Benetton uses Mexican embroideries

Mexico has become an endless source of inspiration for international designer and brands

United Colors of Benetton uses Mexican embroideries in bikini
Mexican artisans from Tenango de Doria have been struggling with plagiarism - Photo: Left: Taken from United Colors of Benetton's website/Right: Valente Rosas/EL UNIVERSAL
English 16/07/2019 16:05 EL UNIVERSAL in English/Gretel Morales Mexico City Actualizada 16:14
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Recently, Mexico has become an endless source of inspiration for international designer and brands. Unfortunately, many of these brands have decided to appropriate and plagiarize embroideries and motifs instead of collaboration with Mexican artisans.

In June, Carolina Herrera's Resort 2020 collection caused controversy because it featured traditional Mexican motifs. For example, a dress resembles a typical Mexican sarape; many pieces use the orange-yellow color that characterizes cempasuchil, a flower used during The Day of the Dead; Gordon also used typical Mexican embroideries, especially from Oaxaca, for this collection, as well as Tenangos, which are fantastical creatures embroidered into clothes by Indigenous communities in Mexico. Carolina Herrera's creative director, Wes Gordon, said that he was paying homage to Mexico.

Earlier this month criticism erupted after it was revealed that a chair featuring traditional embroideries was presented as part of Louis Vuitton's Objets Nomades collection. The piece was designed by Raw Edges, a designer duo based in London and while they and Louis Vuitton claim they're in contact and collaborating with Mexican artisans, the Tenango de Doria community denies this claims.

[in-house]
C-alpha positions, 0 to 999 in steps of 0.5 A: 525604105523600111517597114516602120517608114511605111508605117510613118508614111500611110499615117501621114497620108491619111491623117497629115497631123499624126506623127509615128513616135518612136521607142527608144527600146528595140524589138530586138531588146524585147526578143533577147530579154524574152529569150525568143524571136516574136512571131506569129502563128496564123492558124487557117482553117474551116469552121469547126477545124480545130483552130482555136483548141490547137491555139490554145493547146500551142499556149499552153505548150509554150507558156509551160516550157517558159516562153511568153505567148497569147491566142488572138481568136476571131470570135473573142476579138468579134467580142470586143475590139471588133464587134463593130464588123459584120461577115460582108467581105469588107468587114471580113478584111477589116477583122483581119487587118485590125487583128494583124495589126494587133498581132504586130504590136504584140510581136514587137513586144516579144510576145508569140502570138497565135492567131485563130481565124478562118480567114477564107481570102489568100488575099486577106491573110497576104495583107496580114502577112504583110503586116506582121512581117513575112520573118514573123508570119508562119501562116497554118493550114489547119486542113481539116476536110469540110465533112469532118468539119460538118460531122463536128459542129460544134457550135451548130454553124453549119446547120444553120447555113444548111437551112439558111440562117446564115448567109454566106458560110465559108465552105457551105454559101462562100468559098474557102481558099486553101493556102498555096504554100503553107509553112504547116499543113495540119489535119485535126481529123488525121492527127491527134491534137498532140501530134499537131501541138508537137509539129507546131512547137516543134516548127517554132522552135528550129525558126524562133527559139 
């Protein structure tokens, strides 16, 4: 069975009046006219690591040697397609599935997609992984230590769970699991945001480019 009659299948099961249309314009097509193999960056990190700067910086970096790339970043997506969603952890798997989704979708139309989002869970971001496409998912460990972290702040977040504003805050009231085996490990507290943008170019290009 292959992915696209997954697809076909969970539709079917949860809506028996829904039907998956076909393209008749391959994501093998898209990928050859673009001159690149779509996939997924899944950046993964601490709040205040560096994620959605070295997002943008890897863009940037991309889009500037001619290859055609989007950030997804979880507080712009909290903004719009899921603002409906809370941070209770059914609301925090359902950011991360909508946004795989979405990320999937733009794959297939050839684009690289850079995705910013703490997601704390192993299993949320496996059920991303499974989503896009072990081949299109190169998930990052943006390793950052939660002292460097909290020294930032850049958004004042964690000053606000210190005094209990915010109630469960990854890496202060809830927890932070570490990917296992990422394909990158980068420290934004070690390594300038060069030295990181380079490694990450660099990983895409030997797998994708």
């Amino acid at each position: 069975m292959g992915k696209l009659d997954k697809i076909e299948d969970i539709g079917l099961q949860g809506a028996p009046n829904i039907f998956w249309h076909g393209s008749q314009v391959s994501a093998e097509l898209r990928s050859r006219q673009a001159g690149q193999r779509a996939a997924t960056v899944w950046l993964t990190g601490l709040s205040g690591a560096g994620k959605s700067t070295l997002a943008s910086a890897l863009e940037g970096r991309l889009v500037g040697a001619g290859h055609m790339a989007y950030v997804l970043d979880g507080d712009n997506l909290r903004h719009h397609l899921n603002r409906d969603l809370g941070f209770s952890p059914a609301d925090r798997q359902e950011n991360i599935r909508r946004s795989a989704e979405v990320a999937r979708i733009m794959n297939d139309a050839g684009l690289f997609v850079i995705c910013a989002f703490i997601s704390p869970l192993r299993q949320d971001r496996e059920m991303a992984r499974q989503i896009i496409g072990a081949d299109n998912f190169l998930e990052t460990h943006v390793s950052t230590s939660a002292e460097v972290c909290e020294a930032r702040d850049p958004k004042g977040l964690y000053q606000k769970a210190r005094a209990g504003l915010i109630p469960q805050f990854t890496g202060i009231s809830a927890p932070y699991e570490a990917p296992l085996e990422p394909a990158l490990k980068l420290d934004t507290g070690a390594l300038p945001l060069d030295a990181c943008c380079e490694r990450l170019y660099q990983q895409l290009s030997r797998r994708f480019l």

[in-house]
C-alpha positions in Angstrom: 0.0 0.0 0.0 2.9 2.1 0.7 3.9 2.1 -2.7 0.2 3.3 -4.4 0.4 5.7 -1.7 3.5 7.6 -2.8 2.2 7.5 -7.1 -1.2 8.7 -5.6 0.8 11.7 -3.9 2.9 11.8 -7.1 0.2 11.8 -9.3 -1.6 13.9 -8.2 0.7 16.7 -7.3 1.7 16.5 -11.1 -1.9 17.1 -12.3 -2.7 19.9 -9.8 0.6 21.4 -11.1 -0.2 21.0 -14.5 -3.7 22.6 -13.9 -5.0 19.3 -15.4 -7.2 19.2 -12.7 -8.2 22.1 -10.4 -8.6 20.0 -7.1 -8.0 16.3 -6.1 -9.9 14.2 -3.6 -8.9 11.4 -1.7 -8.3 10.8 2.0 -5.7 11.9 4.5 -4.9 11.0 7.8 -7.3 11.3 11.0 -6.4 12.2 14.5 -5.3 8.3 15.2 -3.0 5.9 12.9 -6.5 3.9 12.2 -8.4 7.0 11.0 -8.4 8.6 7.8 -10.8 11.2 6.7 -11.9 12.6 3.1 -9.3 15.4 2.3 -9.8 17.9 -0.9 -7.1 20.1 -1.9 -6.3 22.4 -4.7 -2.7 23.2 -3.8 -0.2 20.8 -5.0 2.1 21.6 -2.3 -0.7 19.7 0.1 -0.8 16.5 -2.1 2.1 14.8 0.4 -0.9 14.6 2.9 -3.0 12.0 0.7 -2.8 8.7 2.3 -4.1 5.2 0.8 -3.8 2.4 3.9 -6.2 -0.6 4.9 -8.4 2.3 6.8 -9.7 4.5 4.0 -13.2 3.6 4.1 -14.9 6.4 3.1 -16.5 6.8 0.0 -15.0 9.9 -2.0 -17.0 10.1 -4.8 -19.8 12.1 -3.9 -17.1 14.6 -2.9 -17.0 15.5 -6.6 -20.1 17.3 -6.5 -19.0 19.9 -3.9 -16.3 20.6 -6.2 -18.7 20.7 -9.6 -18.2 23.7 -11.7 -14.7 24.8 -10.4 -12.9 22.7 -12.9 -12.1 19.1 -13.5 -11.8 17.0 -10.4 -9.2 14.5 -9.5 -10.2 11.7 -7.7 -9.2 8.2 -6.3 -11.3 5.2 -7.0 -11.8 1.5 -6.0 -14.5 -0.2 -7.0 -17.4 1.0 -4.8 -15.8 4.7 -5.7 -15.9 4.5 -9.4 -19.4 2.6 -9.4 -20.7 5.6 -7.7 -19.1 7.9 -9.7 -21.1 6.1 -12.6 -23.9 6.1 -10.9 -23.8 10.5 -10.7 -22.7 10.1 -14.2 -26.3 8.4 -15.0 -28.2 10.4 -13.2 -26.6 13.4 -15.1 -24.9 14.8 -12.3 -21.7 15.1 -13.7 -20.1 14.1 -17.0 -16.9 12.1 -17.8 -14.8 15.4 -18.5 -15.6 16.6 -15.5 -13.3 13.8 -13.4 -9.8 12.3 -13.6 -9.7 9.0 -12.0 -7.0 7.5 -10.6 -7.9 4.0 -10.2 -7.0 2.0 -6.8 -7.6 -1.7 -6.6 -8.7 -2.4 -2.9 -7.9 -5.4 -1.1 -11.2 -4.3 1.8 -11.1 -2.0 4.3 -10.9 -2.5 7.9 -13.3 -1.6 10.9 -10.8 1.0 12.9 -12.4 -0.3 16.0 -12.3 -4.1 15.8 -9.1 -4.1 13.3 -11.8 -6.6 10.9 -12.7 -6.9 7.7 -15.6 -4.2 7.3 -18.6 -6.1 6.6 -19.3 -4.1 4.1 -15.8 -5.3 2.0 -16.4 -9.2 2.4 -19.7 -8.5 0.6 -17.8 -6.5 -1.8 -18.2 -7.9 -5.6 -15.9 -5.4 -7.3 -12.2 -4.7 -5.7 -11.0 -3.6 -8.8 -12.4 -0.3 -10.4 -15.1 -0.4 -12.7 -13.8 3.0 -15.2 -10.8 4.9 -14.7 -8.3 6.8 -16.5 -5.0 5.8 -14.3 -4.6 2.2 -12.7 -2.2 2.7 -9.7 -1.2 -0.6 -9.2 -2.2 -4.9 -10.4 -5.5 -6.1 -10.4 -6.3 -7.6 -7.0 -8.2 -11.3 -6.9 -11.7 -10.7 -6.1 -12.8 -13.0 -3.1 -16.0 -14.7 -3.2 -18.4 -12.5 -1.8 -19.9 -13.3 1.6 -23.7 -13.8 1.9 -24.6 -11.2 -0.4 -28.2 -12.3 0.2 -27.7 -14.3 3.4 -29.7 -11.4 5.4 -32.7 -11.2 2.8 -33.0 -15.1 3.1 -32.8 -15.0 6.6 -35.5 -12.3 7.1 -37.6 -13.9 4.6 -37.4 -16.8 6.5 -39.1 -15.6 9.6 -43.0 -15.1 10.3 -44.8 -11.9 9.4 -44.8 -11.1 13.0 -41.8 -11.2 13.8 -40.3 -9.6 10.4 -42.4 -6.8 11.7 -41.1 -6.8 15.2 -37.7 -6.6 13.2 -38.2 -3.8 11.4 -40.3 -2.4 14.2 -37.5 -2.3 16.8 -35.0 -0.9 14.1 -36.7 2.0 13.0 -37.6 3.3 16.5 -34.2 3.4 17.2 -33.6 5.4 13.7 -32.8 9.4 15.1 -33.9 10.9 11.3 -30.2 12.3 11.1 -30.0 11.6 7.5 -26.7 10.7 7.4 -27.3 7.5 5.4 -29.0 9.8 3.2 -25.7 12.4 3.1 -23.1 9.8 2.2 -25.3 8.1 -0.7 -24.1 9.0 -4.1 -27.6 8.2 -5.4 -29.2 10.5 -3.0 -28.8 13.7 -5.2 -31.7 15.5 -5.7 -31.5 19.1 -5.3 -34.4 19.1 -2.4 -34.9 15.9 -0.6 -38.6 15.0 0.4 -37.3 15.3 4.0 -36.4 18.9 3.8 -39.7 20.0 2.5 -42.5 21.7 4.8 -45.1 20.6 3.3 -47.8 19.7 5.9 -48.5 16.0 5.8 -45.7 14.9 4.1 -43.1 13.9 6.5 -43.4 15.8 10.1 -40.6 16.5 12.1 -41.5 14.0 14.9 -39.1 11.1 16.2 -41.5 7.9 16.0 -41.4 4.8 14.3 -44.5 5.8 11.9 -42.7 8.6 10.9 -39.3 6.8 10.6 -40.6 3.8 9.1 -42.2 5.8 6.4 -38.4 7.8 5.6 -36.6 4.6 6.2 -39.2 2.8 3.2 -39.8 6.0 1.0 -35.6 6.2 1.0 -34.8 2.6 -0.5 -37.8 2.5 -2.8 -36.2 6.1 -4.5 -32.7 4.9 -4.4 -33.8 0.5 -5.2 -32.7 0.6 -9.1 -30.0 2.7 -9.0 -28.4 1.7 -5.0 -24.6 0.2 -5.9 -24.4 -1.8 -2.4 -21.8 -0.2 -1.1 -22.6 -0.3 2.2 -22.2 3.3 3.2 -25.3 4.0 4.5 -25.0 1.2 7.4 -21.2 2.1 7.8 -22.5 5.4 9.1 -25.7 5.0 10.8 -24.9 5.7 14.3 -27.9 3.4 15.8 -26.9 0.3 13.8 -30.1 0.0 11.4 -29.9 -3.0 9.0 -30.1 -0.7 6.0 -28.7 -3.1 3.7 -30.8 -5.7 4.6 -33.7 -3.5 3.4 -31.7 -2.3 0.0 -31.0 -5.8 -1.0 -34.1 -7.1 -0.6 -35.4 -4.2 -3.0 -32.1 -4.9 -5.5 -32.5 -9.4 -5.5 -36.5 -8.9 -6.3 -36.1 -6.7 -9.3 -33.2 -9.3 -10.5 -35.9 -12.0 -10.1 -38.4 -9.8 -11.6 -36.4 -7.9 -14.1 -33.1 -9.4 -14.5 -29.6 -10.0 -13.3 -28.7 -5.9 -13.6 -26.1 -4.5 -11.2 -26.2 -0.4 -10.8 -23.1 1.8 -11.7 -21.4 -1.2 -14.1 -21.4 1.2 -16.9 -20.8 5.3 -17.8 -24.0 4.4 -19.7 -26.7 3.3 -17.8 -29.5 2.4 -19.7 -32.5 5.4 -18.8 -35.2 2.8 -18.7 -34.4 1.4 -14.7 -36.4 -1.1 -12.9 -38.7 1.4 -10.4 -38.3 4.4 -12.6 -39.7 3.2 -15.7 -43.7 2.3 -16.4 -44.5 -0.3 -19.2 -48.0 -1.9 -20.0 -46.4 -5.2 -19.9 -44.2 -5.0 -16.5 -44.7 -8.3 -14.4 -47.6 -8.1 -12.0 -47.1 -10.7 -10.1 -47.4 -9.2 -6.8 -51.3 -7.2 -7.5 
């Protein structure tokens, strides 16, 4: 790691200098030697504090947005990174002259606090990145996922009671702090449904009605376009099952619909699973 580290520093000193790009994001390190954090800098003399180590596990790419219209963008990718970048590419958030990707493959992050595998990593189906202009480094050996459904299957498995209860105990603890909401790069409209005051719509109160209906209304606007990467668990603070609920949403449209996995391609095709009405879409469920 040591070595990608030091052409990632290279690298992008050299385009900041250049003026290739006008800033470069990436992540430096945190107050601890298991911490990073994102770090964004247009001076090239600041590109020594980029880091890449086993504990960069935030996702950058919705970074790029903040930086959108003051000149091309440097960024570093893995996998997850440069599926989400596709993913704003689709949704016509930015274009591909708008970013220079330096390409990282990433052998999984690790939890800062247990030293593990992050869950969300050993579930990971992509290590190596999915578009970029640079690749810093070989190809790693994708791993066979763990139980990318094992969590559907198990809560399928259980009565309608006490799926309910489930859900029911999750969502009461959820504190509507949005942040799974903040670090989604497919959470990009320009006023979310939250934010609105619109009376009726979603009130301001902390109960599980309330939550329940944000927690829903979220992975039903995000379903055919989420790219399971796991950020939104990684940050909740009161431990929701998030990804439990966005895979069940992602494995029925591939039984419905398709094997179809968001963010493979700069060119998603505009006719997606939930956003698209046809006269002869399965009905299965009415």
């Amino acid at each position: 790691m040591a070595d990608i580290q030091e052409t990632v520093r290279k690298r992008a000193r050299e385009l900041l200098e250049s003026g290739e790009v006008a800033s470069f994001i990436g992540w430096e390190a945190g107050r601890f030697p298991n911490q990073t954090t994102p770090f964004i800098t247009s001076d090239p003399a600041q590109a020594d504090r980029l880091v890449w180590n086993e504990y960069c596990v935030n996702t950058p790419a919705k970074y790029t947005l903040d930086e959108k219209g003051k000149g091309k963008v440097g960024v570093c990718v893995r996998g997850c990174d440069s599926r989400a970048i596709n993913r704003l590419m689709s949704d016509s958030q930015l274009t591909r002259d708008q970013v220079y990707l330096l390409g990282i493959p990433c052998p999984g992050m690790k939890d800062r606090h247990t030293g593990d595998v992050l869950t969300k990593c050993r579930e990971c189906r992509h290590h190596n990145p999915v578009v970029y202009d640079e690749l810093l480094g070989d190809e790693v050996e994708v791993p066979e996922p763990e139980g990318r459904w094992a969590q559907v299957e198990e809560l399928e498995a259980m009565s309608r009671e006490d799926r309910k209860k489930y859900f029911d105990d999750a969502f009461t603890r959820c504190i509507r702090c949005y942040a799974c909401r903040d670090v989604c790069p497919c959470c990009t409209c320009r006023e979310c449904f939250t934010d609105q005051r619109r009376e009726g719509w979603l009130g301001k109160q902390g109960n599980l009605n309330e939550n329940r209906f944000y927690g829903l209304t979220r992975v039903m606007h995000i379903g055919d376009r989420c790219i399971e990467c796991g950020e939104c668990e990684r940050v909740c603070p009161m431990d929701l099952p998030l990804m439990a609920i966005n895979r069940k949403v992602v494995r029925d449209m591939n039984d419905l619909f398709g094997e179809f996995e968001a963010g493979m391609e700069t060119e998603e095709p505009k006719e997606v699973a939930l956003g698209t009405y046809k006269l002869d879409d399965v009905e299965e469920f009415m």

EL UNIVERSAL in English reached out to Raw Edges and Louis Vuitton to obtain more information in regards to the collaboration but until now, the companies have declined to discuss the creative process behind the chair. 

Now, United Colors of Benetton, an Italy-based brand, seems to have fallen for cultural appropriation.

The Italian brand is currently selling a bikini bottom and a dress featuring Tenangos, nevertheless, the brand claims both garments were “Designed in Italy” and made in China and India. Moreover, the description does not mention the Mexican community or the artisans.

The misuse and appropriation of Mexican embroideries, especially Tenangos, is becoming alarming for the artisans, who often struggle to make a living while international companies profit from motifs that have a relevant cultural meaning behind them.

EL UNIVERSAL in English has reached out to United Colors of Benetton for comment.

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